If her food contains plant proteins like corn, wheat, or soy instead of quality animal proteins, this could drive protein-seeking behavior like chewing shower curtains which contain traces of human proteins like skin cells and oils. Switching to a cat food with higher animal protein content and less plant protein may satisfy her protein needs and end shower curtain chewing episodes.

What CAT FOOD Ingredients Improve My Cat’s Nutrient Intake and Curb Shower Curtain Chewing

Some beneficial cat food ingredients that can improve your cat’s nutrient intake and potentially curb shower curtain chewing include:

  • Animal-based proteins: High-quality proteins from chicken, turkey, lamb, beef or fish help meet amino acid requirements.
  • Taurine: Added taurine promotes heart and eye health.
  • Prebiotics and probiotics: Improve digestion and nutrient absorption.
  • Omegas 3 and 6 fatty acids: Help skin, coat, joints, and other areas.
  • Vitamins and chelated minerals: Prevent deficiencies leading to pica.

Choosing a cat food optimized with digestible, bioavailable ingredients like these can help supply the nutrients your cat seeks when chewing shower curtains. Consult your vet on the best food for your cat’s needs.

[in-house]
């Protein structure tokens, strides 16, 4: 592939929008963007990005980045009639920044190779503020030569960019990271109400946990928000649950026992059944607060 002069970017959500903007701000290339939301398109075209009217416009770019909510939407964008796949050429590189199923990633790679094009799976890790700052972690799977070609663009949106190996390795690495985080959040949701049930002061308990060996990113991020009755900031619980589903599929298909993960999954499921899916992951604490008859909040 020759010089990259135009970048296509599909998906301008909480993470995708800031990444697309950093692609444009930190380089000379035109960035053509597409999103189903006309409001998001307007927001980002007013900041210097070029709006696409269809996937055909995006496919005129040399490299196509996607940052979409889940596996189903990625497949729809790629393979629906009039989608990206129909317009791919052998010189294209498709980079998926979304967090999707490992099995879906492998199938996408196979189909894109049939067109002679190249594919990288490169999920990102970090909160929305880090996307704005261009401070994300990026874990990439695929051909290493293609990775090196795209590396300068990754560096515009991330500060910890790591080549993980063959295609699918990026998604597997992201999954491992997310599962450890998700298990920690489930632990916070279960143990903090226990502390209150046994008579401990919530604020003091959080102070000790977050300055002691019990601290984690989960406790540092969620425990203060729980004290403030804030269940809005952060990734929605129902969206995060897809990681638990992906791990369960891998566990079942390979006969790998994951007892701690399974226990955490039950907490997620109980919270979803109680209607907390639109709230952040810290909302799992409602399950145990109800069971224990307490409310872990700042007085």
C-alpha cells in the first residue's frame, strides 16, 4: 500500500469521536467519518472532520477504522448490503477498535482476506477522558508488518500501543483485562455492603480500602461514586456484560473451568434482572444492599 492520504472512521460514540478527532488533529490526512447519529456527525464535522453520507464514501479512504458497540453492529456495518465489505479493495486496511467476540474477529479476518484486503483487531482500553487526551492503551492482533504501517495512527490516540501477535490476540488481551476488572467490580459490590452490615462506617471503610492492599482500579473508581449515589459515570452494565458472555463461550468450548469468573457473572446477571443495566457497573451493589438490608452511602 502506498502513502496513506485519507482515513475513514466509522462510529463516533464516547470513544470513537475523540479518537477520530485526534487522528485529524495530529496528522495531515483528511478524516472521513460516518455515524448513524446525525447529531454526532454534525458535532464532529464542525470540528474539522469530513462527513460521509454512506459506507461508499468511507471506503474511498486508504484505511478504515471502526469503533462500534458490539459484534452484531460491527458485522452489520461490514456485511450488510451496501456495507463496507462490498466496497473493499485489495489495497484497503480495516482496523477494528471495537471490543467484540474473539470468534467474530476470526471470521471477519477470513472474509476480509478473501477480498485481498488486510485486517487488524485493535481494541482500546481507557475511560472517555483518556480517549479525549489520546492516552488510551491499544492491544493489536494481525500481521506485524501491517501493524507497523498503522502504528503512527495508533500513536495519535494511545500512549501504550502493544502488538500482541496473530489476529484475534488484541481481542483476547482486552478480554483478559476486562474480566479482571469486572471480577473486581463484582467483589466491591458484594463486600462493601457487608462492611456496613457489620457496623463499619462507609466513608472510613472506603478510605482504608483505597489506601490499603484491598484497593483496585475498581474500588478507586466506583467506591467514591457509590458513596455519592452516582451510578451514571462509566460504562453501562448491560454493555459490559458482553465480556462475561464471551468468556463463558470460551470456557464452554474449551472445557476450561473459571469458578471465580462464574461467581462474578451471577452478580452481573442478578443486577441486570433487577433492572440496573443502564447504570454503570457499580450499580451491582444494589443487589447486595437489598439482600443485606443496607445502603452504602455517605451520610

Does My Cat Have an Oral Fixation – is the Shower Curtain Licking Not About CAT FOOD At All?

It is possible your cat has an oral fixation not related to hunger or nutrition. Some cats simply enjoy the texture, taste, or activity of chewing on items like plastic or rubber. This could explain persistent chewing on shower curtains despite having adequate access to cat food.

Cat Drinking A Lot Of Water After Surgery underlying issues like dental disease, nutritional deficiencies, stress, or boredom could still be driving the behavior.To determine if an oral fixation is the primary driver, provide your cat enrichment through playtime, toys that appeal to their natural chewing instinct, and observing their behavior after their other needs are met.

If chewing persists on shower curtains and other household items unrelated to hunger, then the oral fixation itself should be addressed through alternatives rather than adjusting their diet.

Does My Cat Simply Enjoy the Texture and Activity of Nibbling the Vinyl Shower Curtain?

It’s quite possible your cat enjoys nibbling on the shower curtain simply due to the texture and activity. Cats have a natural instinct to chew and nibble on items. The plastic vinyl material of a shower curtain can appeal to this instinct because of its flexibility and texture when bitten or sucked on. 

The act of chewing itself releases pleasurable endorphins for cats as well.To test this theory, provide your cat plentiful alternatives that mimic the texture and chewing satisfaction derived from the shower curtain, such as soft rubber toys, cardboard scratchers, or cat grass.